a1 University of Toronto
Kripke's lectures, published as Wittgenstein on Rules and Private Language, posed a sceptical problem about following a rule, which he cautiously attributed to Wittgenstein. He briefly noticed an analogy between his new kind of scepticism and Goodman's riddle of induction. ‘Grue’, he said, could be used to formulate a question not about induction but about meaning:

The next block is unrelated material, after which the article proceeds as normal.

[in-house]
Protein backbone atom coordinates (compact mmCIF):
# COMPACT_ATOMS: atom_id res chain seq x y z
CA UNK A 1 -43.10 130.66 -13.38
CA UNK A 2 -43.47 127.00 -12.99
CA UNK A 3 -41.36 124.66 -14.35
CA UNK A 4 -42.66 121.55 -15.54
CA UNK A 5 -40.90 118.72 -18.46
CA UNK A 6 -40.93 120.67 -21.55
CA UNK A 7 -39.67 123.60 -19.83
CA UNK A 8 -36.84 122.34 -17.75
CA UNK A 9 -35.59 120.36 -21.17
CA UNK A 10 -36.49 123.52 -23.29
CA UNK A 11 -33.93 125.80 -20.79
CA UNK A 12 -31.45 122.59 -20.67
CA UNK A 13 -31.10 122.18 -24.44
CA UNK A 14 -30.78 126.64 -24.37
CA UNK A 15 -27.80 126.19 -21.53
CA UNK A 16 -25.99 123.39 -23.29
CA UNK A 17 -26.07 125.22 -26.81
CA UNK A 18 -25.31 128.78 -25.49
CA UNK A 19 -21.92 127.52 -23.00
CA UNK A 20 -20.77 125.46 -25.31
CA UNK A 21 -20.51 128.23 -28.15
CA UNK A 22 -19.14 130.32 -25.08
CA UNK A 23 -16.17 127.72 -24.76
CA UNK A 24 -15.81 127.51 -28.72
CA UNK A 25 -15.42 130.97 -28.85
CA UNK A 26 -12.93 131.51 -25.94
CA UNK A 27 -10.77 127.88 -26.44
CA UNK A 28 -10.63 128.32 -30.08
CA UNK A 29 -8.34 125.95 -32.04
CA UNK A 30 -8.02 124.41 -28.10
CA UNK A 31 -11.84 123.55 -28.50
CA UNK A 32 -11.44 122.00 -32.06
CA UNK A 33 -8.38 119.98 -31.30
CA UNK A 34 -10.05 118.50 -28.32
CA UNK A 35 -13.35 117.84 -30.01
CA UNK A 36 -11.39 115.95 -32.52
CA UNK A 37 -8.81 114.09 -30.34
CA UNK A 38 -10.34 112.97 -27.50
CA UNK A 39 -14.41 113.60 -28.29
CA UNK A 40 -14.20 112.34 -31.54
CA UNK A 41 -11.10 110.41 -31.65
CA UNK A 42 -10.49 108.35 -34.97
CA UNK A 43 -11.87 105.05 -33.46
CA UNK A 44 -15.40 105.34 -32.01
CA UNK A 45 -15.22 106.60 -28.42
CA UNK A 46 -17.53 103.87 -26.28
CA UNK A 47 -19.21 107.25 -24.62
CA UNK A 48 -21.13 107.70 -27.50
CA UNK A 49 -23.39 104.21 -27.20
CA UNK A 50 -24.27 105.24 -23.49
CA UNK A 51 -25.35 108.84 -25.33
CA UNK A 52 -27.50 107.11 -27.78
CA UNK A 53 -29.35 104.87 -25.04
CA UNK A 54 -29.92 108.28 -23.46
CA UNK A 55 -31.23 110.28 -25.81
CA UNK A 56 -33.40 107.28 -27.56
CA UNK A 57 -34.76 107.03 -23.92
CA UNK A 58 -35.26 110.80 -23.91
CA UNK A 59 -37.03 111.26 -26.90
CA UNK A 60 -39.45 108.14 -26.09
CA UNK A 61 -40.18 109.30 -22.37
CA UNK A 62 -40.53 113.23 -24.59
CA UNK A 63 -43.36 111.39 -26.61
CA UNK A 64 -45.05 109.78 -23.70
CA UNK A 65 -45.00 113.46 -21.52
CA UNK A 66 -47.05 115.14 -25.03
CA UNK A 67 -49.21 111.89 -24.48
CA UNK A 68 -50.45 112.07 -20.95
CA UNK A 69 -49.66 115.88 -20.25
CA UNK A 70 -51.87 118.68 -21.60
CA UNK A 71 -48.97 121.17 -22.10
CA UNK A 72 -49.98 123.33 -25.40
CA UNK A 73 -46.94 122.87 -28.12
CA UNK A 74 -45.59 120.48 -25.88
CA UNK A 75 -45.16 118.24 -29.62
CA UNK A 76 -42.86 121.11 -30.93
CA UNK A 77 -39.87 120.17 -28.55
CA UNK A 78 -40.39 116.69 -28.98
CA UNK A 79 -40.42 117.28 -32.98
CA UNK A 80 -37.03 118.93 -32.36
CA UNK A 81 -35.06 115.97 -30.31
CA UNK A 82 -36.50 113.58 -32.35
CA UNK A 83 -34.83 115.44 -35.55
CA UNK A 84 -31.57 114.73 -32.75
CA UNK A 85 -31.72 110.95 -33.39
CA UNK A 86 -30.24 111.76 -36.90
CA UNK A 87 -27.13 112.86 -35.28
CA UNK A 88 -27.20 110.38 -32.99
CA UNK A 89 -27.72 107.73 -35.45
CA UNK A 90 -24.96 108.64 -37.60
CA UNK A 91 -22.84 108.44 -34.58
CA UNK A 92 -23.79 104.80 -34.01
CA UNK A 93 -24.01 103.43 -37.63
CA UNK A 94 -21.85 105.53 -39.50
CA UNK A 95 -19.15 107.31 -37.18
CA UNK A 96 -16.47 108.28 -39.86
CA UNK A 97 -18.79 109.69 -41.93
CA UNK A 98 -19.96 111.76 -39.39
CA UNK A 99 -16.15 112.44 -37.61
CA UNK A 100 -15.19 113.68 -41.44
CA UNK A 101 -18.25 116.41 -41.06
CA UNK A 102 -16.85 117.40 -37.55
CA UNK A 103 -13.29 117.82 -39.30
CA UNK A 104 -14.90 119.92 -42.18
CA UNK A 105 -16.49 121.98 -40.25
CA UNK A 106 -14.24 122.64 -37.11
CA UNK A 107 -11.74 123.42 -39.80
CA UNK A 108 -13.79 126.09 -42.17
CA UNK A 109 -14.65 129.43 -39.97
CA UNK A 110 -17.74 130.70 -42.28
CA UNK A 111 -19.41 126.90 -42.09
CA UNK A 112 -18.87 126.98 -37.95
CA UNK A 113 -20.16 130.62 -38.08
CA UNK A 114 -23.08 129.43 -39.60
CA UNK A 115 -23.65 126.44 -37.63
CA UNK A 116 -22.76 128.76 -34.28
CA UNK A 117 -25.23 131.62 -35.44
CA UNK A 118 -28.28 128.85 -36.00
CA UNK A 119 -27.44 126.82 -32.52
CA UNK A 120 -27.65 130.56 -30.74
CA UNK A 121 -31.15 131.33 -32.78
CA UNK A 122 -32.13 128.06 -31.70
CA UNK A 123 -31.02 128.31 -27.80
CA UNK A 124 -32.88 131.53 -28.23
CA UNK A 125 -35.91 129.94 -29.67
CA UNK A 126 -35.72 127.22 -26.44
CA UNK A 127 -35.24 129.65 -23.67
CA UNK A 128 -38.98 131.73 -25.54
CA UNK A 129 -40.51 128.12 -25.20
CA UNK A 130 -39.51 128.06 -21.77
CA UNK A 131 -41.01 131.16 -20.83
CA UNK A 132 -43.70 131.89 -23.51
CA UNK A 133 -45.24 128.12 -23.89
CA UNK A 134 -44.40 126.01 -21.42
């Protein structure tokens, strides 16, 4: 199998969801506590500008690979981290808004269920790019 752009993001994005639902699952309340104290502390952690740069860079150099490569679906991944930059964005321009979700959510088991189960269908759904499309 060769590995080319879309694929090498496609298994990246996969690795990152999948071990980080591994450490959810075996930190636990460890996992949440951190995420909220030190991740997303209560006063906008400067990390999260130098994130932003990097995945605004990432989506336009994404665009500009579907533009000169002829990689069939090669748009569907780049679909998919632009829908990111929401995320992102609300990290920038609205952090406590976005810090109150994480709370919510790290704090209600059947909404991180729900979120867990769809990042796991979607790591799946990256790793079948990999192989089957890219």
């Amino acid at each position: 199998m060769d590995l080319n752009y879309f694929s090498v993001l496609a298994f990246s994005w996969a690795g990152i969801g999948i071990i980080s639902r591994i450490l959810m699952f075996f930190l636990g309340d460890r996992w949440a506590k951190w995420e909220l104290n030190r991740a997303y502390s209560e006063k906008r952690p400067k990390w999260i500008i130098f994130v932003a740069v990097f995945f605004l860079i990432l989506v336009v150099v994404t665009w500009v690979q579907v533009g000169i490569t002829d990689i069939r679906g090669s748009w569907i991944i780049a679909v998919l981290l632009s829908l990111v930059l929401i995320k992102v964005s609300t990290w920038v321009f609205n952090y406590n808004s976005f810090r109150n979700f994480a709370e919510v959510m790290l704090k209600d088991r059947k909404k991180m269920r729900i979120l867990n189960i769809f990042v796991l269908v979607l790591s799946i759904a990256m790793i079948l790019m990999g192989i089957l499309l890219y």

the problem would not be Goodman's about induction—‘Why not predict that grass, which has been grue in the past, will be grue in the future?’—but Wittgenstein's about meaning: ‘Who is to say that in the past I did not mean grue by “green”, so that now I should call the sky, not the grass, “green”?’.